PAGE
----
Perserving Command History Across Sessions

PowerShell Team

<Edited 7/2/2006 to add tags and Categories>

Ben Winzenz didn’t like the fact that Windows PowerShell did not maintain history lists between sessions ( .   We hear you Ben.  Back to my least favorite phrase, “to ship is to choose”.  That said, we try to give you in the community the power to do that which we cannot.  Here is some code that you can put in your profile file that defines a function BYE which saves off your sessions history into a History.CSV file in your home directory and then adds that to your history when you startup the next session.  You get to control how much of the history you want (up to 32KB-1) but I just do 1KBs worth.

$MaximumHistoryCount = 1KB

if (!(Test-Path ~\PowerShell -PathType Container))
{   New-Item ~\PowerShell -ItemType Directory

function bye
{   Get-History -Count 1KB |Export-CSV ~\PowerShell\history.csv

if (Test-path ~\PowerShell\History.csv)
{   Import-CSV ~\PowerShell\History.csv |Add-History

I was going to put comments in the code but thought I would test out my assertion that VERBOSITY produces self-documenting scripts.  I think it does but you can let me know one way or the other.

So add this to your startup and then do a session, type BYE instead of EXIT and then start a new session and do a Get-History.   You’ll see a bunch of commands already in your list. 

Now lets have a little fun with History, do what I instructed above and get into your new session.  Now do a Get-History and pipe it to Get-Member:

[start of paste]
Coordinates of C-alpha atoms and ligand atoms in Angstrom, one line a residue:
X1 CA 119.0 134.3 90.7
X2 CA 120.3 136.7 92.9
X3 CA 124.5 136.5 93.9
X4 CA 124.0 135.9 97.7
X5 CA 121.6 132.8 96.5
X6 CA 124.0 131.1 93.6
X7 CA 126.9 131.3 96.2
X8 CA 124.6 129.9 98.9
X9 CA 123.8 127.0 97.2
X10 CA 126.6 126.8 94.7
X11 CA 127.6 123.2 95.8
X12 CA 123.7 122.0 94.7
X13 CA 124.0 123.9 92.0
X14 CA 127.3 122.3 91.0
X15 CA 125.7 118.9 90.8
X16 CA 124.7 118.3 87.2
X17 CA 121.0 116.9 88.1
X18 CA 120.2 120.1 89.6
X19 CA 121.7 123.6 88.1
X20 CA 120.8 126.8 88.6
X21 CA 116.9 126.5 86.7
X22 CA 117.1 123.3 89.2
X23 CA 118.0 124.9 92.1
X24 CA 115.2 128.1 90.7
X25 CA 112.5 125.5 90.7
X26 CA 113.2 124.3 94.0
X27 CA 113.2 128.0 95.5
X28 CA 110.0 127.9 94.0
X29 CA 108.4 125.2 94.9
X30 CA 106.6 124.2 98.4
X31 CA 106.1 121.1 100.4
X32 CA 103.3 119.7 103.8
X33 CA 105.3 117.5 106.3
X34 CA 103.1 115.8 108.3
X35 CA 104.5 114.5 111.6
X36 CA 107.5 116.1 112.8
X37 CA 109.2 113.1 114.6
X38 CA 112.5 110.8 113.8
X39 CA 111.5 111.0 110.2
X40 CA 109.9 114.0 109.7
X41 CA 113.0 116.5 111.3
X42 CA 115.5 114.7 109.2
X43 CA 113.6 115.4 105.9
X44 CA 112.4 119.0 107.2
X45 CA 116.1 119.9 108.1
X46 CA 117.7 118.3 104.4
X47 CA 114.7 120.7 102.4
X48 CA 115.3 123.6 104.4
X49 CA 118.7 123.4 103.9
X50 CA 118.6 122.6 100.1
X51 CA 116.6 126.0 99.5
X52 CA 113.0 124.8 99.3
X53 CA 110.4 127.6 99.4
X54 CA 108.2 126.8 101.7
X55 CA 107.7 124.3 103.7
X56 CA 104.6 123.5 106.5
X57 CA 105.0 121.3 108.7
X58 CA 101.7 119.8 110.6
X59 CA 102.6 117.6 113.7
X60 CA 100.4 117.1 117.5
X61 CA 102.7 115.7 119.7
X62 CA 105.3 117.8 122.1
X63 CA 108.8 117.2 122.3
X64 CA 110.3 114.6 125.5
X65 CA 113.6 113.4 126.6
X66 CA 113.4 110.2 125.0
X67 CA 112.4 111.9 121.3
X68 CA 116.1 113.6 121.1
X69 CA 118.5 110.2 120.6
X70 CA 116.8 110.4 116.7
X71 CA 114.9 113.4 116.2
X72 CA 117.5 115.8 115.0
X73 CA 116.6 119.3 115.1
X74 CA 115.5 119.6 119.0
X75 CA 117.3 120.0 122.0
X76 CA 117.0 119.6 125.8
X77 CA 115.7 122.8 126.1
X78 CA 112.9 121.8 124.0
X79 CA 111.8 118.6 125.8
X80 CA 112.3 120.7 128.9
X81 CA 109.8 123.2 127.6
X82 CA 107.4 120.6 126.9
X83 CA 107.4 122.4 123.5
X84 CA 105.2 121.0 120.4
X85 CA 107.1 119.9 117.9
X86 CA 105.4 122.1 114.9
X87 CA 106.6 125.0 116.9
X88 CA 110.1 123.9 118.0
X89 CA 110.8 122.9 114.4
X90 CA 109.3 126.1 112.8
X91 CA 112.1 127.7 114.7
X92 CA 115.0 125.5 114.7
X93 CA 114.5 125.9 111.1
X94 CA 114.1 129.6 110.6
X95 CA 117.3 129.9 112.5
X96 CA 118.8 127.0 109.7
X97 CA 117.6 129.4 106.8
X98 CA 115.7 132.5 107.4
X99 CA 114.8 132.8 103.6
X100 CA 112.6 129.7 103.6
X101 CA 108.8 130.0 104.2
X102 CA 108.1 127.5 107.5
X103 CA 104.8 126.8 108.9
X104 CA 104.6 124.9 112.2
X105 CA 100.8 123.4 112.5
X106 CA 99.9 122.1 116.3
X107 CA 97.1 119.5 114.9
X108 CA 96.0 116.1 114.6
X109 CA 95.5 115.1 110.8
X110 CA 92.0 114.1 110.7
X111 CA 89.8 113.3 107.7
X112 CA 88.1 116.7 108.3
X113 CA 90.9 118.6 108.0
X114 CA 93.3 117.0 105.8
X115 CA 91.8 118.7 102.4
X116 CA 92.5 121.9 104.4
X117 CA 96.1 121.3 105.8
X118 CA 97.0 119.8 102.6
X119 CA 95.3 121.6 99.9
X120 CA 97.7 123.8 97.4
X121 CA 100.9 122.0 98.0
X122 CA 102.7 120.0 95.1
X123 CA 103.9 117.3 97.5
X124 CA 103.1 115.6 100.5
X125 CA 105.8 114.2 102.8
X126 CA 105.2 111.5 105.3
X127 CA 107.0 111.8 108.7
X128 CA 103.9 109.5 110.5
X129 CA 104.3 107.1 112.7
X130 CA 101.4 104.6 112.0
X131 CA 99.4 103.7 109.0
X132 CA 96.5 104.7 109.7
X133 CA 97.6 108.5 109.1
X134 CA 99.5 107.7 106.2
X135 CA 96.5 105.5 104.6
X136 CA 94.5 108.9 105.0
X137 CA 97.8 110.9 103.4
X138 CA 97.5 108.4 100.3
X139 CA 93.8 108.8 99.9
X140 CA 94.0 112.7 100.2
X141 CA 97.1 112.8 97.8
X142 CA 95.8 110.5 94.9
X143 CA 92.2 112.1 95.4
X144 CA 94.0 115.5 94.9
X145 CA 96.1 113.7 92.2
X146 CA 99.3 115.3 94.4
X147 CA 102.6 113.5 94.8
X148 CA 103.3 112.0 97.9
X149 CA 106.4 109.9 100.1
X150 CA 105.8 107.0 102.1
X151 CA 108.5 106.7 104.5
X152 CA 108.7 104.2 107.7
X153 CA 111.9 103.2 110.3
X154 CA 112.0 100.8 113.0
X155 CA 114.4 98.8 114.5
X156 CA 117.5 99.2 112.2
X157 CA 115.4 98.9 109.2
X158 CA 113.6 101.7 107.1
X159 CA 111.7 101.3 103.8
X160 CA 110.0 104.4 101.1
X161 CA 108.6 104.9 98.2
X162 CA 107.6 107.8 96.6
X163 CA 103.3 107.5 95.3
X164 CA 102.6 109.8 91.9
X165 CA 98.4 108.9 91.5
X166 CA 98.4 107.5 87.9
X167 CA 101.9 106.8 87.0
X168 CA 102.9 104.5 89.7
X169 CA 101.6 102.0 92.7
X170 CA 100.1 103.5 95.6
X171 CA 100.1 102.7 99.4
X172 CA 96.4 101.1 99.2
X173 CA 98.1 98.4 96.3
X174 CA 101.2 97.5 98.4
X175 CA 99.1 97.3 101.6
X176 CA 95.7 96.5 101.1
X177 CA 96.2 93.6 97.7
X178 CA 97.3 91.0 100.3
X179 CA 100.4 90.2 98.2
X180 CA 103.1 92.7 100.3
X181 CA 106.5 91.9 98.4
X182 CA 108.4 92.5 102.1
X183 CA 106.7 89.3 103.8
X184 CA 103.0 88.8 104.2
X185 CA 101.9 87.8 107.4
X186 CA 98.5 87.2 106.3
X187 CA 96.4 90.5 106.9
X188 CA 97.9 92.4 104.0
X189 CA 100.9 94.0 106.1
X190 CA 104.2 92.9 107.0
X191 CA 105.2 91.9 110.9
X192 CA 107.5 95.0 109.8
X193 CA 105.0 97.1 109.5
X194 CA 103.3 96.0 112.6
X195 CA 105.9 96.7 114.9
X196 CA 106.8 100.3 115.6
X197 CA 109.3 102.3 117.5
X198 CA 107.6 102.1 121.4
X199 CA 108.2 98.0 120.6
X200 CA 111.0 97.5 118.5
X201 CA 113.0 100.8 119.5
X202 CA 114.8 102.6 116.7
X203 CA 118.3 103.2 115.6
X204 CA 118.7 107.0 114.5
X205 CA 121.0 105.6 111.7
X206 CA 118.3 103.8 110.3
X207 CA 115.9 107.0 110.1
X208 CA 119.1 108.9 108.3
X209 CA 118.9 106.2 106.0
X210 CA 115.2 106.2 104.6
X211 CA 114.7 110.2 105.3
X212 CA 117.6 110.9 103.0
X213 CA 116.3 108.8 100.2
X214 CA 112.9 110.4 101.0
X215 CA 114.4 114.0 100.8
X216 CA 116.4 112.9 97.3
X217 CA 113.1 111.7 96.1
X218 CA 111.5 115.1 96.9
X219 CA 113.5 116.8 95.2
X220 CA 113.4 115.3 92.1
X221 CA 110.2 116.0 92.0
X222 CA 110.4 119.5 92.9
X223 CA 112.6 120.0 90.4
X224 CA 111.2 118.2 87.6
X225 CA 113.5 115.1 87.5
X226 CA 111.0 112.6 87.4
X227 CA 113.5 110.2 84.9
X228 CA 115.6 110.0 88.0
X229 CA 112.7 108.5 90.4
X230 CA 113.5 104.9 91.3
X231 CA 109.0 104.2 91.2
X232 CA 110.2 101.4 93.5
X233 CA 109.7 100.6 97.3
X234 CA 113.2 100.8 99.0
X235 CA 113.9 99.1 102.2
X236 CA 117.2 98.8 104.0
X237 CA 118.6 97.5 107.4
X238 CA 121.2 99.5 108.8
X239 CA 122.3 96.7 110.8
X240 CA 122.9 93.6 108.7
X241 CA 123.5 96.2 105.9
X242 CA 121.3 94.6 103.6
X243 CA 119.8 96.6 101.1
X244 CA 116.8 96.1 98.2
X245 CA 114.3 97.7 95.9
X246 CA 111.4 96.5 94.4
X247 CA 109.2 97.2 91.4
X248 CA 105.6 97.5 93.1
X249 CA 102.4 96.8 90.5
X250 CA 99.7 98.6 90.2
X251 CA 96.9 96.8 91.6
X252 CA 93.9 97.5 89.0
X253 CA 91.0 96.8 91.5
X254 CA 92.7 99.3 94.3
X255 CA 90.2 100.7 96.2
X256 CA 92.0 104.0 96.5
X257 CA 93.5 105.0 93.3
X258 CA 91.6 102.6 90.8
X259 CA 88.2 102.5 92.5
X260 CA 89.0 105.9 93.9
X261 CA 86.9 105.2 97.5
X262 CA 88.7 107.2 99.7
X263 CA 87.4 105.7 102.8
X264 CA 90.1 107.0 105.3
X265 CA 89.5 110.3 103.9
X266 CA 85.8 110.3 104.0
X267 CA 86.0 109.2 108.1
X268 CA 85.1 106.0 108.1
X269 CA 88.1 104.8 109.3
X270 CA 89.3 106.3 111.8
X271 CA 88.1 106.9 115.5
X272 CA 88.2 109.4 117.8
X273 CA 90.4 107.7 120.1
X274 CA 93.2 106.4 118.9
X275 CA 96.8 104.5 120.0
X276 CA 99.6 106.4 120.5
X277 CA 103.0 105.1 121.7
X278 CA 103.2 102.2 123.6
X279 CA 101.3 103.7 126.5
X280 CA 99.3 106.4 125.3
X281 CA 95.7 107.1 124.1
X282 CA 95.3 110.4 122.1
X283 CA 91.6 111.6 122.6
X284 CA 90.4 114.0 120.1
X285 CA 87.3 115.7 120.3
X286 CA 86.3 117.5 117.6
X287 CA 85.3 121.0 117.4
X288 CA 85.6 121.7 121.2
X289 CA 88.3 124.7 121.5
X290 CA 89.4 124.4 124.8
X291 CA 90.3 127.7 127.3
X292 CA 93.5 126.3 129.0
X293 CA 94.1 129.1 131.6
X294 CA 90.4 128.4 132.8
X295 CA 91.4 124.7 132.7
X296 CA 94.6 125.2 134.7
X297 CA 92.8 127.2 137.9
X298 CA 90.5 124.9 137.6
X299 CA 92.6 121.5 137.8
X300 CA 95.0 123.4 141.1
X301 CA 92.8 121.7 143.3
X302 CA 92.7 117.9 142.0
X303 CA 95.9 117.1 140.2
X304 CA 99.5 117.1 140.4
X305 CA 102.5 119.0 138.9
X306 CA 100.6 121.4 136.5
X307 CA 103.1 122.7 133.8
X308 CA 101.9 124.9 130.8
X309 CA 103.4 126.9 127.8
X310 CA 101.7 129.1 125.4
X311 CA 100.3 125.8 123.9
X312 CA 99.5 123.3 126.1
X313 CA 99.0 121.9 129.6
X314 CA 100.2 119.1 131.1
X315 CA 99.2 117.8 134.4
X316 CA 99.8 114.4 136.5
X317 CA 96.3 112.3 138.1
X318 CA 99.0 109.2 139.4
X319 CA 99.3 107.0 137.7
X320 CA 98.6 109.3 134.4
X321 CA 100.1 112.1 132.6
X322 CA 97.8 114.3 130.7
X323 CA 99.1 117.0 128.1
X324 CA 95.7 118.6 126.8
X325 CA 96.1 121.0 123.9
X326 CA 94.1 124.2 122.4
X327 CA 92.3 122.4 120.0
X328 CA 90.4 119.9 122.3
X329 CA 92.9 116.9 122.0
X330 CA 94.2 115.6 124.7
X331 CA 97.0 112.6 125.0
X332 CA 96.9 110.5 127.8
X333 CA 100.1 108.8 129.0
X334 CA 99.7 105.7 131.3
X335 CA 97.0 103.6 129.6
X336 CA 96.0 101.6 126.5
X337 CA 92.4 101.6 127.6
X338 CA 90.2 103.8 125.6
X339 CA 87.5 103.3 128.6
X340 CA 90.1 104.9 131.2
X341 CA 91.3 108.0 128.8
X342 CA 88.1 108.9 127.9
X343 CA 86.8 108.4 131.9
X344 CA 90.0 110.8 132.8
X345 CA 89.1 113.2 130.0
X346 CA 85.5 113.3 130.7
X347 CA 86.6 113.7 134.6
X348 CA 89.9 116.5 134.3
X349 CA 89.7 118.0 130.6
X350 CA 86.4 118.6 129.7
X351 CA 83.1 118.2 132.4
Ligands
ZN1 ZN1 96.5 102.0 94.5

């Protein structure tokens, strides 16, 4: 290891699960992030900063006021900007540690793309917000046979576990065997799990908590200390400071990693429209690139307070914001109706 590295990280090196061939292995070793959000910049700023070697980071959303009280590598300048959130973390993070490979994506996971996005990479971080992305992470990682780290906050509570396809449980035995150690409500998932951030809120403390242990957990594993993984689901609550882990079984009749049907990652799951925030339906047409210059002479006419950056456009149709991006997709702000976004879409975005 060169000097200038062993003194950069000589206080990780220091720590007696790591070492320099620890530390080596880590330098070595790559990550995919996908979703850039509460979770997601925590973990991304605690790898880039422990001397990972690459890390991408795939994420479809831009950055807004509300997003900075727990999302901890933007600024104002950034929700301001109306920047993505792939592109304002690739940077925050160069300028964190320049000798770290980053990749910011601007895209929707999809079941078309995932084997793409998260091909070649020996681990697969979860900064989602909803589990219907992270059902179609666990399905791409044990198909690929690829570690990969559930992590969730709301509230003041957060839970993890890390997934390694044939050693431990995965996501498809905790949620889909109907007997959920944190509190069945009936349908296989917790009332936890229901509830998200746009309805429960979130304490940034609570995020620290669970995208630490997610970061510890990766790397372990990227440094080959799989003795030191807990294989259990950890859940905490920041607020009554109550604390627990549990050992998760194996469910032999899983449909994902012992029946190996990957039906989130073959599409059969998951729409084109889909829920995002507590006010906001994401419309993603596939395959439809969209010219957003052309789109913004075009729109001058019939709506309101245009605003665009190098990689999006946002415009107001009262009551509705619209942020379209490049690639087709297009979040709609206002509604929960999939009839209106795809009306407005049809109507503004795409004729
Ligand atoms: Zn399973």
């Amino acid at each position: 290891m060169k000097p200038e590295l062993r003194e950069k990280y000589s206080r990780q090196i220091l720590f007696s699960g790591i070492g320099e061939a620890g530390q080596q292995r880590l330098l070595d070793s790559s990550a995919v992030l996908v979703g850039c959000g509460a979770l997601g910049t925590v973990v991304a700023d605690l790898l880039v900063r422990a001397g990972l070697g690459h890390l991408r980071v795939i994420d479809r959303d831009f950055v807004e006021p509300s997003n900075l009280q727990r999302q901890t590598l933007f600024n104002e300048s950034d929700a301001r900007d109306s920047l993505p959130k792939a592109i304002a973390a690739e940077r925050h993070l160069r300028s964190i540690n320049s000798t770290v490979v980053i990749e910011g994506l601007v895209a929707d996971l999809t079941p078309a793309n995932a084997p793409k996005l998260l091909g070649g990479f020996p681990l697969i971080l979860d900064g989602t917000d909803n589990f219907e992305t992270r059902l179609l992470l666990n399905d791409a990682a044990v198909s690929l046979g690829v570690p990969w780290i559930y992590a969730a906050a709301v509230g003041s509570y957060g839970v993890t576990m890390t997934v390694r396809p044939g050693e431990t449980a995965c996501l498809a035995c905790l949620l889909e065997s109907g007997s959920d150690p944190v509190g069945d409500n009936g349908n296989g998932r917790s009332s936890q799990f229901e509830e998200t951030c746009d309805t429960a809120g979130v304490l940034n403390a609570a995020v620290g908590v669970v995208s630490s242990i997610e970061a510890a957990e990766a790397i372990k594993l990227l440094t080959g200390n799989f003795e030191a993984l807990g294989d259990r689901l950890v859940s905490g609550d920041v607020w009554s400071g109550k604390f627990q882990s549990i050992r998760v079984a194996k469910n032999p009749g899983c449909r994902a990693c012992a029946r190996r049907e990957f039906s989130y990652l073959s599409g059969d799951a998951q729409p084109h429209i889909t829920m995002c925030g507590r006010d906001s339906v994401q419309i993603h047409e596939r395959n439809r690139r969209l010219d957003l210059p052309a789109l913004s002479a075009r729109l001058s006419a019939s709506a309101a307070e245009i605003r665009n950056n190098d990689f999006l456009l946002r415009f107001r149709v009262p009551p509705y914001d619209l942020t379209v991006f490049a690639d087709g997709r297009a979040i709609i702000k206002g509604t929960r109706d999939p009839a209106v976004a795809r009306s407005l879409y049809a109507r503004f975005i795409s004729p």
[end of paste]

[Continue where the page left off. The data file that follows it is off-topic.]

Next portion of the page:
PS> Get-History |Get-Member -MemberType Property
   TypeName: Microsoft.PowerShell.Commands.HistoryInfo

Name               MemberType Definition
—-               ———- ———-
CommandLine        Property   System.String CommandLine {get;}
EndExecutionTime   Property   System.DateTime EndExecutionTime {get;}
ExecutionStatus    Property   System.Management.Automation.Runspaces.Pip…
Id                 Property   System.Int64 Id {get;}
StartExecutionTime Property   System.DateTime StartExecutionTime {get;}

This means that you can find out when something was executed (e.g. which session it happened in) using the following command:

PS> ghy |ft id,endexecutiontime,commandline -auto

 Id EndExecutionTime      CommandLine
 — —————-      ———–
612 6/29/2006 5:39:34 AM  gcm export-csv |fl *
613 6/30/2006 6:51:16 PM  ipconfig
614 6/30/2006 8:51:38 PM  cd C:\kits

Jeffrey P. Snover
Windows PowerShell Architect

PSMDTAG:FAQ: How do I perserve command history across sessions?

PSMDTAG:FAQ:  Can I run an exit script?


PSMDTAG:SHELL: shutdown, startup, exitScript


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